Tuesday, November 27, 2012
The Hood River Valley High School boys basketball team has a simple formula for winning: score 55 points a game.
“We need to score 55 to be competitive, and we need to hold the other guys to 54. That’s about it,” said second-year coach Steve Noteboom, who has a seven-senior roster but is starting the 2012-13 season in rebuilding mode, as only three of those seniors have varsity experience.
The Eagles start the season today with Woodburn, Century and Centennial and in a jamboree at Woodburn.
“We need to take it game by game, starting with possession by possession,” said Noteboom, who with assistant coach Don Schmidt has installed a new “gap defense” strategy, with one player handling ball pressure and the other four doing all they can to deny lane penetration.
“It’s a lot of working together to keep the ball from getting inside,” said Noteboom, who studied it over the past year, and saw it as a system “designed for a team that isn’t quite as talented and gifted.”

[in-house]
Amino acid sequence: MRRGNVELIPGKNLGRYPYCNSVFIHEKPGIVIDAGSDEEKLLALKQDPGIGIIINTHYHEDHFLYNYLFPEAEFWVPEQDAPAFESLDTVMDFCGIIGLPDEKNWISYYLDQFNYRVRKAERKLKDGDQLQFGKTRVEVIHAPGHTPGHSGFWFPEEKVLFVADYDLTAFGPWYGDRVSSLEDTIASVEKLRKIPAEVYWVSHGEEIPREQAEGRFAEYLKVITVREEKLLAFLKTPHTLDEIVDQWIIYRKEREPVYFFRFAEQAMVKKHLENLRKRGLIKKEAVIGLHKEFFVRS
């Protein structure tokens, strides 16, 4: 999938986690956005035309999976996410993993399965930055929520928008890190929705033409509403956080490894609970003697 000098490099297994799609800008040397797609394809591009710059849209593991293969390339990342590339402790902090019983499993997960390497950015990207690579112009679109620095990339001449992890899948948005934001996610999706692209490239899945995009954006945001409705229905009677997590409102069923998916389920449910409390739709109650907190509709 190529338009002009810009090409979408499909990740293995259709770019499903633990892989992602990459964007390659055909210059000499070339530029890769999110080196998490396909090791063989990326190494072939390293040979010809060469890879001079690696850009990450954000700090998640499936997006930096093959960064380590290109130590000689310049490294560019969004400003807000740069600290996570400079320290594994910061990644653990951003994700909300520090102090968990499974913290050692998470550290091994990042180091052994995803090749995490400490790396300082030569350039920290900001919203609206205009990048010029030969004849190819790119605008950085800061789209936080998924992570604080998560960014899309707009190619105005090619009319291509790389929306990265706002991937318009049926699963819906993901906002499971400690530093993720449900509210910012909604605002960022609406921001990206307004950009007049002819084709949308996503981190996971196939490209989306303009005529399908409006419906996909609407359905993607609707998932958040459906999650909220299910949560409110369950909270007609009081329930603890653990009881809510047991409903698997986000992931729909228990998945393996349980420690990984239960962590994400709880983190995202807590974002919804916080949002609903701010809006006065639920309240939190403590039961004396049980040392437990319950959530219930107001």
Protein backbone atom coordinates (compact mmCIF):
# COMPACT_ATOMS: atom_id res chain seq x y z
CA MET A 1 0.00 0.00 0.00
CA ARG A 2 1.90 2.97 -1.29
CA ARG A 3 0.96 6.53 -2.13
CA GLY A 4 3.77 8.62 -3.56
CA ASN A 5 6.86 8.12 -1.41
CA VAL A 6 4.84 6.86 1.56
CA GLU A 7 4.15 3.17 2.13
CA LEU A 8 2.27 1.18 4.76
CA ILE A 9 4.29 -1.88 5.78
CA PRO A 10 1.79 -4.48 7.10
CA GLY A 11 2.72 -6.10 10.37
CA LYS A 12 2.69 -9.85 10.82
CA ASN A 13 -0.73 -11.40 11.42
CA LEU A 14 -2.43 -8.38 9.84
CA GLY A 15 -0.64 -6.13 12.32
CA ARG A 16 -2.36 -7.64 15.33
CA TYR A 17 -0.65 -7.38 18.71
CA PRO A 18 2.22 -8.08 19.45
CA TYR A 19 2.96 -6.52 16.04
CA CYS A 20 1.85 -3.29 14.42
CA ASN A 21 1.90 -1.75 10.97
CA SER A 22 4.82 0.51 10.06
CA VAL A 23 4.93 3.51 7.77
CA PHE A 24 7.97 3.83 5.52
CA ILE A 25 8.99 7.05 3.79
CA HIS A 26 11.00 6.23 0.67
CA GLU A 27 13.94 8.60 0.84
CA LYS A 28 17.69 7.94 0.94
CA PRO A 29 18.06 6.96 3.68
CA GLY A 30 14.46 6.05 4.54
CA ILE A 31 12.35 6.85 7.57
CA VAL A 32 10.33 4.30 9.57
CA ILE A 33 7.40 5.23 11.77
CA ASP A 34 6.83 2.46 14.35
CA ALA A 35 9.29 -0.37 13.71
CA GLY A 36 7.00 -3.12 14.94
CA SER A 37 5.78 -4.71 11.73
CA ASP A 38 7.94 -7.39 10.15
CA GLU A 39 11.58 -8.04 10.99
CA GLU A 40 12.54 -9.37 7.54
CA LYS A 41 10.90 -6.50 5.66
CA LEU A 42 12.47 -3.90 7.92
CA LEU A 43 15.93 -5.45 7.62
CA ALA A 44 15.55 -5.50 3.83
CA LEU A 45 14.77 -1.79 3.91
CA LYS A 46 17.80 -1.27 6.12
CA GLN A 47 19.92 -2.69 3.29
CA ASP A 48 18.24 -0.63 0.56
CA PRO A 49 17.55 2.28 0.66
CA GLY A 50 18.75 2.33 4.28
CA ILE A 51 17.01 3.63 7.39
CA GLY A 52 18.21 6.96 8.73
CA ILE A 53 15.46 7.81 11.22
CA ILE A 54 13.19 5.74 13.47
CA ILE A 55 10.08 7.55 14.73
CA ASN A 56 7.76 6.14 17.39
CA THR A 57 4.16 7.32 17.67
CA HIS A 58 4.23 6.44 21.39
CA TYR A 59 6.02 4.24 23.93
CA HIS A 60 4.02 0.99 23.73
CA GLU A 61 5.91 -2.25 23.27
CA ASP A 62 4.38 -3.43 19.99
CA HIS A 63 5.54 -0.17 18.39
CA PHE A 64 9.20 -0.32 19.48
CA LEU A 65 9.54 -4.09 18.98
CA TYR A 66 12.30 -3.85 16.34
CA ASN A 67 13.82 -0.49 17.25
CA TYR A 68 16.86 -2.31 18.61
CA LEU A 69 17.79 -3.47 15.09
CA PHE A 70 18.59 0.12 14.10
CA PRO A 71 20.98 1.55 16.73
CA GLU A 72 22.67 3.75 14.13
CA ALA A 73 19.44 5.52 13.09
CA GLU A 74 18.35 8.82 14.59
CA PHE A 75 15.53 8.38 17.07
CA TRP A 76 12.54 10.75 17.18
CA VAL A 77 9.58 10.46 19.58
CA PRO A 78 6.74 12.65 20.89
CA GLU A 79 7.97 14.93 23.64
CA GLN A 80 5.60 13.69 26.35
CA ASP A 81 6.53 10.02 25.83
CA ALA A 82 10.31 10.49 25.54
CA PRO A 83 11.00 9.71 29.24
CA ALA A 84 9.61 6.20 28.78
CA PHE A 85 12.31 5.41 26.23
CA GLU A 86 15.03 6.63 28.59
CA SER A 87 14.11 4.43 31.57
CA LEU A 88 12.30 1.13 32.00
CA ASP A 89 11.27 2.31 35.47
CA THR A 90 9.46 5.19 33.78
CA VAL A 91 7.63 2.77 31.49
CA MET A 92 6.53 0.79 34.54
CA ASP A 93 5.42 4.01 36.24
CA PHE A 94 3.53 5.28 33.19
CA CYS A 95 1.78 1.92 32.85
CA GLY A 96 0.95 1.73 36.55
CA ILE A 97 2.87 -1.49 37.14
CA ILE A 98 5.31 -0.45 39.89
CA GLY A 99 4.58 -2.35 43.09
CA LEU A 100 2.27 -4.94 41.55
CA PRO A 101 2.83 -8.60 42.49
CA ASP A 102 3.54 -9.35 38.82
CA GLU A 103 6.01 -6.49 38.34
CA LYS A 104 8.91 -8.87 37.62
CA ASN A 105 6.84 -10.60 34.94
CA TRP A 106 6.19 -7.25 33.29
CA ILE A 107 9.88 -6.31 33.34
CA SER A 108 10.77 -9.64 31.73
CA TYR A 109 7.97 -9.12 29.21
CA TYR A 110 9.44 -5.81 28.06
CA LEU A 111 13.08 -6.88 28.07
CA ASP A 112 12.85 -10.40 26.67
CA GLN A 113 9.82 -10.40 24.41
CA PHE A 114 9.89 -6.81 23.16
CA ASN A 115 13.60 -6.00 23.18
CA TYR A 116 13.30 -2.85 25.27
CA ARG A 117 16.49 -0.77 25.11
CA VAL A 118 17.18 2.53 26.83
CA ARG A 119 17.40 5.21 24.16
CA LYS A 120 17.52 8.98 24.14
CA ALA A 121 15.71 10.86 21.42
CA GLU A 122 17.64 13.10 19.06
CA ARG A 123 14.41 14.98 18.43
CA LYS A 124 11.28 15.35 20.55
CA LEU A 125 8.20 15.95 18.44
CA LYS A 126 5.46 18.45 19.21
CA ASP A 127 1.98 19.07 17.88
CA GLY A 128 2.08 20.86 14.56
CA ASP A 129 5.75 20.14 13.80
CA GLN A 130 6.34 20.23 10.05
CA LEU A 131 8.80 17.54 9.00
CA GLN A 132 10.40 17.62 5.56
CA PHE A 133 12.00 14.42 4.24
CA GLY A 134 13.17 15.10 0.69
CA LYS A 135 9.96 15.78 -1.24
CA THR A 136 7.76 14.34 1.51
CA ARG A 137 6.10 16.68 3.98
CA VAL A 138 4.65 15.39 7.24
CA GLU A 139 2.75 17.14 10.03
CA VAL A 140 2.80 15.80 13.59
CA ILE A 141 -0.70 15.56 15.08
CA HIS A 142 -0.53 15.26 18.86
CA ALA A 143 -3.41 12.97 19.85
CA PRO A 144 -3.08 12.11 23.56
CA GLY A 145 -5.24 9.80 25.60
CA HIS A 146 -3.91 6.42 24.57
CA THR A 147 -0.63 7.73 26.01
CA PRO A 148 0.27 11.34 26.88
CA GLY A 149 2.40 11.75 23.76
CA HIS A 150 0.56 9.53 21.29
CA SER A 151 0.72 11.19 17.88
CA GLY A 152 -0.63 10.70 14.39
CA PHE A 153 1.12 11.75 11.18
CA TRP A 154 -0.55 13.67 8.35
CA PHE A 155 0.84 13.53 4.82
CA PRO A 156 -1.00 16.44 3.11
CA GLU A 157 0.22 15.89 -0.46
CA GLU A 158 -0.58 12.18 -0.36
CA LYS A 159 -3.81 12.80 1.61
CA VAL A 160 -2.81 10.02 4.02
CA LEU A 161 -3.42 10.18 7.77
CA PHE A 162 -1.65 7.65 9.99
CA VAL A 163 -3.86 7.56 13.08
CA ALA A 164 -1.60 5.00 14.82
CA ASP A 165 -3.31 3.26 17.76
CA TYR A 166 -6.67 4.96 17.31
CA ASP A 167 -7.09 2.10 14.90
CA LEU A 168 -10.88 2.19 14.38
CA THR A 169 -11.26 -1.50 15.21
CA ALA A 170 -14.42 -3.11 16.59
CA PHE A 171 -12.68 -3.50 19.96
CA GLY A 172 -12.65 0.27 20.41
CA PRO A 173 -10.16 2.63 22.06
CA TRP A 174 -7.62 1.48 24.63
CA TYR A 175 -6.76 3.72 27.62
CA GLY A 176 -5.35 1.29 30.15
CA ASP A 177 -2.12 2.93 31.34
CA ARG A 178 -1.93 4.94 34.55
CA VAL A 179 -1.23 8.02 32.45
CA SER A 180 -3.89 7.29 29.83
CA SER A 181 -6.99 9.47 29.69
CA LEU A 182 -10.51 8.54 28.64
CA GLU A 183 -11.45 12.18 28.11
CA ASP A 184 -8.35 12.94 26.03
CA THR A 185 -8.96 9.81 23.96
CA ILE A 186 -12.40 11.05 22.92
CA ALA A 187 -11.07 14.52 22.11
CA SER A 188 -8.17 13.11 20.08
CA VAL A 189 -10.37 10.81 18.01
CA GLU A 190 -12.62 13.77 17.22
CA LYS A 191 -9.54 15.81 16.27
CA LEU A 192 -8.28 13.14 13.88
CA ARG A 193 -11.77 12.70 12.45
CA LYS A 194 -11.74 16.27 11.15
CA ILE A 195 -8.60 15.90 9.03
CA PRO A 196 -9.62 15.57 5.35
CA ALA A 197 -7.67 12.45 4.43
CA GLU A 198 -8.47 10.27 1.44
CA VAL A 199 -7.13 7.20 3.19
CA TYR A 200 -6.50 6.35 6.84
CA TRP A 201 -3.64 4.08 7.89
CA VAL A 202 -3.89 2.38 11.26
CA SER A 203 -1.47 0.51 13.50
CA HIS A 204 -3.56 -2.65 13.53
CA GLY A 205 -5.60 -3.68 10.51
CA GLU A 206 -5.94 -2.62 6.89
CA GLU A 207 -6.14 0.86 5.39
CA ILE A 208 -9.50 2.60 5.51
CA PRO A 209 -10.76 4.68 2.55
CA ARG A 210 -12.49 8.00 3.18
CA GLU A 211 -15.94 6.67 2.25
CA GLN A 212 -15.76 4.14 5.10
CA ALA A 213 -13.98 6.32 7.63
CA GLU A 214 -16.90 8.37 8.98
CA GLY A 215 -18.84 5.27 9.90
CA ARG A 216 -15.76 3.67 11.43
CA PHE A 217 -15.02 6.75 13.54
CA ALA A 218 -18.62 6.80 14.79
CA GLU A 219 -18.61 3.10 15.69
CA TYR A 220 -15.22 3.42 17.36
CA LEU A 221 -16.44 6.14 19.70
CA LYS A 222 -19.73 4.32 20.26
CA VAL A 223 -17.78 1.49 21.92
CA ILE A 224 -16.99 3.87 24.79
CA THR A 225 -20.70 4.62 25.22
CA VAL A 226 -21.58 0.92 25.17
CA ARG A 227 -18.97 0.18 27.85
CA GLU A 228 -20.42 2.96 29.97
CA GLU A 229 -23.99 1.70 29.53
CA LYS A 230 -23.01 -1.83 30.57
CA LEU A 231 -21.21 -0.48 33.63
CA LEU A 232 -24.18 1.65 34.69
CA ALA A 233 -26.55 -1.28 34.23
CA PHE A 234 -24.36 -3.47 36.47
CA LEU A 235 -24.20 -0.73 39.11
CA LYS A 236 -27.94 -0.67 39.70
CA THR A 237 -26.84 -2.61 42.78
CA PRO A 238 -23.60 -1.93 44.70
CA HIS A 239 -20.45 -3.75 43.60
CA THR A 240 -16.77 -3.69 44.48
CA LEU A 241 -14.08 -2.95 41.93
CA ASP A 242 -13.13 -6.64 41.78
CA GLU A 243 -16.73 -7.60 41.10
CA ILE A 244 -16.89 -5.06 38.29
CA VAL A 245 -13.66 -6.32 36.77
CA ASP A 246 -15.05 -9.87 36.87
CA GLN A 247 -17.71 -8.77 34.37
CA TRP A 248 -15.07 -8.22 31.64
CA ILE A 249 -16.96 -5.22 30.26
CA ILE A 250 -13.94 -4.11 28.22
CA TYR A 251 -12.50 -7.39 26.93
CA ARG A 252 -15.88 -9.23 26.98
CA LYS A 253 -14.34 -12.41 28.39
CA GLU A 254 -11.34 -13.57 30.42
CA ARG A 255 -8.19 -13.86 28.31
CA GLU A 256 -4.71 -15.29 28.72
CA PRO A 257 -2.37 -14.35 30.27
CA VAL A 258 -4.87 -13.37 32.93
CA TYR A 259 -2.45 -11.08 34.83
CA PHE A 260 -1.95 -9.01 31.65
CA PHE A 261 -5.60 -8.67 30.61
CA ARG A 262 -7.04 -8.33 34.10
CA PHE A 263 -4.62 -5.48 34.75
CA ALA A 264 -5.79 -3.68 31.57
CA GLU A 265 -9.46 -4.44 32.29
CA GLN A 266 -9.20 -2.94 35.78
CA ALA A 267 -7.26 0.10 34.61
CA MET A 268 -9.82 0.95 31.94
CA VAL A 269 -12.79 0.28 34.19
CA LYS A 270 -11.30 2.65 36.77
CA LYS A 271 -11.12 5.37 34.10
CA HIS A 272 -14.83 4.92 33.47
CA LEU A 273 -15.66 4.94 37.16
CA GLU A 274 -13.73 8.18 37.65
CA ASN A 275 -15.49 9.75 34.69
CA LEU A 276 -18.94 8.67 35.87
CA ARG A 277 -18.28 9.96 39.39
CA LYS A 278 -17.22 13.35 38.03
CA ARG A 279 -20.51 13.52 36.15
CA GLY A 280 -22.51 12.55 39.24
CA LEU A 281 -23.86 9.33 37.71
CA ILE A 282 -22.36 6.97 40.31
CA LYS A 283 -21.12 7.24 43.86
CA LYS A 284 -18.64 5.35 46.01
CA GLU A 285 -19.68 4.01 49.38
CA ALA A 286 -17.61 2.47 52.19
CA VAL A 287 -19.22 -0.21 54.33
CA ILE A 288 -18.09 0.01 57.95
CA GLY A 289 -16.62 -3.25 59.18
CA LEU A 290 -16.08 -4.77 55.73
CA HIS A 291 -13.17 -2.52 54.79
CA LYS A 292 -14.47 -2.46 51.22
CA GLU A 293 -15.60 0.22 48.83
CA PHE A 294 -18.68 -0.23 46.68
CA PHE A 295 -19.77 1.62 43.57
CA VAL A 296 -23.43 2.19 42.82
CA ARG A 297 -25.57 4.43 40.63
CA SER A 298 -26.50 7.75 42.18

Noteboom is forthright about the overall skill level on his team. “We’re open about it with them,” he said, “Look at the record last year; the JV did not win a game and the varsity had one win.”
Offensively, he said, “we need to look at how many passes we make, what kind of shots we get, get better possession by possession, then game by game, and then go from there.”
The upside, however, is that “the kids are very coachable; they are eager to learn, and it’s especially fun to work with them. The time passes very quickly. I look up and say, ‘We only have 10 minutes left.’ It is just fun coming to practice.”
Senior post player Eli Fults said, “I think it’s going to be a mentality. In the past, to be honest, we haven’t been the greatest basketball team, and we gotta change that. We need to get a winning mindset, is what it’s going to take: we’ve got five guys out there and they’ve got five guys and we can compete with them.”